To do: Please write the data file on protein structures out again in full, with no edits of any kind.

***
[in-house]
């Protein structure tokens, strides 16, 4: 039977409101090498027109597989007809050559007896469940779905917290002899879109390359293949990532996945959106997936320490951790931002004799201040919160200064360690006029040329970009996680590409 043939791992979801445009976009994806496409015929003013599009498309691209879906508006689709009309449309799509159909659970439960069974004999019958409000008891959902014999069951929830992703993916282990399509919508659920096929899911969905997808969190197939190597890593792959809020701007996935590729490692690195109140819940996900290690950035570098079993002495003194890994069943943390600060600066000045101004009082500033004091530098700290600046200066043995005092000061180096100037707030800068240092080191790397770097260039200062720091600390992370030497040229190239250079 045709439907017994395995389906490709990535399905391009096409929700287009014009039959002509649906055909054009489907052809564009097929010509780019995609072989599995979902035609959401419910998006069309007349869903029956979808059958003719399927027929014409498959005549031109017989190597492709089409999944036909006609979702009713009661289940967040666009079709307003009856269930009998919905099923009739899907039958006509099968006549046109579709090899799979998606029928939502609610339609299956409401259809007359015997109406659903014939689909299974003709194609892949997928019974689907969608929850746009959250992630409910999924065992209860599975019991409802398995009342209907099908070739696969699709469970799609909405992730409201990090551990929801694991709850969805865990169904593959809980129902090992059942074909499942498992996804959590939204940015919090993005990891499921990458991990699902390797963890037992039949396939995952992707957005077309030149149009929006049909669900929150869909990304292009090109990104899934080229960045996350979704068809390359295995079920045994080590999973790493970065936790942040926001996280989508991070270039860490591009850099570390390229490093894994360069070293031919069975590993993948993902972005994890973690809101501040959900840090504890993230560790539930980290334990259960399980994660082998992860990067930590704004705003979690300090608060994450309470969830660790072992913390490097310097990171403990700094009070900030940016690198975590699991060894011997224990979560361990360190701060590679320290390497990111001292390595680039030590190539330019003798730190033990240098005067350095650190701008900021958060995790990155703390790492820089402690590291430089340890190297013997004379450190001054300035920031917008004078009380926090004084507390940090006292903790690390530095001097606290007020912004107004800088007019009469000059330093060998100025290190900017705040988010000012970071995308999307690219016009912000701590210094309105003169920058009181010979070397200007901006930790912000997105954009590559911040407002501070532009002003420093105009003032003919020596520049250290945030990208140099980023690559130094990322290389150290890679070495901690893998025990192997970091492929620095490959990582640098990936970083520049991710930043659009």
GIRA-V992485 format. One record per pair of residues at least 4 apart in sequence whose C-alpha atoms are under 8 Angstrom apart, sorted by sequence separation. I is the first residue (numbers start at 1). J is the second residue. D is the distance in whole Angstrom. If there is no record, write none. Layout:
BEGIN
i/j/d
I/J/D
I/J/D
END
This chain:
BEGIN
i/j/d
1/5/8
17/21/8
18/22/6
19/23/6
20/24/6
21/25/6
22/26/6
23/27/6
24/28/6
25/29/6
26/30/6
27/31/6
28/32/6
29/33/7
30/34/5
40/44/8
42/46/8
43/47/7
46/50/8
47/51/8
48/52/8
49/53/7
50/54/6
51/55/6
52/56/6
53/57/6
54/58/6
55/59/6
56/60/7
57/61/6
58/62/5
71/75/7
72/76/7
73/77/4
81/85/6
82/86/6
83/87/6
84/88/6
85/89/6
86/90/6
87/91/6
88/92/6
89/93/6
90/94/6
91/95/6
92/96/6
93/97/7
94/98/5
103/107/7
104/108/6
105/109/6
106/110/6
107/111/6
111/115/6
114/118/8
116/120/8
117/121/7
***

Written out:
[in-house]
């Protein structure tokens, strides 16, 4: 039977409101090498027109597989007809050559007896469940779905917290002899879109390359293949990532996945959106997936320490951790931002004799201040919160200064360690006029040329970009996680590409 043939791992979801445009976009994806496409015929003013599009498309691209879906508006689709009309449309799509159909659970439960069974004999019958409000008891959902014999069951929830992703993916282990399509919508659920096929899911969905997808969190197939190597890593792959809020701007996935590729490692690195109140819940996900290690950035570098079993002495003194890994069943943390600060600066000045101004009082500033004091530098700290600046200066043995005092000061180096100037707030800068240092080191790397770097260039200062720091600390992370030497040229190239250079 045709439907017994395995389906490709990535399905391009096409929700287009014009039959002509649906055909054009489907052809564009097929010509780019995609072989599995979902035609959401419910998006069309007349869903029956979808059958003719399927027929014409498959005549031109017989190597492709089409999944036909006609979702009713009661289940967040666009079709307003009856269930009998919905099923009739899907039958006509099968006549046109579709090899799979998606029928939502609610339609299956409401259809007359015997109406659903014939689909299974003709194609892949997928019974689907969608929850746009959250992630409910999924065992209860599975019991409802398995009342209907099908070739696969699709469970799609909405992730409201990090551990929801694991709850969805865990169904593959809980129902090992059942074909499942498992996804959590939204940015919090993005990891499921990458991990699902390797963890037992039949396939995952992707957005077309030149149009929006049909669900929150869909990304292009090109990104899934080229960045996350979704068809390359295995079920045994080590999973790493970065936790942040926001996280989508991070270039860490591009850099570390390229490093894994360069070293031919069975590993993948993902972005994890973690809101501040959900840090504890993230560790539930980290334990259960399980994660082998992860990067930590704004705003979690300090608060994450309470969830660790072992913390490097310097990171403990700094009070900030940016690198975590699991060894011997224990979560361990360190701060590679320290390497990111001292390595680039030590190539330019003798730190033990240098005067350095650190701008900021958060995790990155703390790492820089402690590291430089340890190297013997004379450190001054300035920031917008004078009380926090004084507390940090006292903790690390530095001097606290007020912004107004800088007019009469000059330093060998100025290190900017705040988010000012970071995308999307690219016009912000701590210094309105003169920058009181010979070397200007901006930790912000997105954009590559911040407002501070532009002003420093105009003032003919020596520049250290945030990208140099980023690559130094990322290389150290890679070495901690893998025990192997970091492929620095490959990582640098990936970083520049991710930043659009």
GIRA-V992485 format. One record per pair of residues at least 4 apart in sequence whose C-alpha atoms are under 8 Angstrom apart, sorted by sequence separation. I is the first residue (numbers start at 1). J is the second residue. D is the distance in whole Angstrom. If there is no record, write none. Layout:
BEGIN
i/j/d
I/J/D
I/J/D
END
This chain:
BEGIN
i/j/d
1/5/8
17/21/8
18/22/6
19/23/6
20/24/6
21/25/6
22/26/6
23/27/6
24/28/6
25/29/6
26/30/6
27/31/6
28/32/6
29/33/7
30/34/5
40/44/8
42/46/8
43/47/7
46/50/8
47/51/8
48/52/8
49/53/7
50/54/6
51/55/6
52/56/6
53/57/6
54/58/6
55/59/6
56/60/7
57/61/6
58/62/5
71/75/7
72/76/7
73/77/4
81/85/6
82/86/6
83/87/6
84/88/6
85/89/6
86/90/6
87/91/6
88/92/6
89/93/6
90/94/6
91/95/6
92/96/6
93/97/7
94/98/5
103/107/7
104/108/6
105/109/6
106/110/6
107/111/6
111/115/6
114/118/8
116/120/8
117/121/7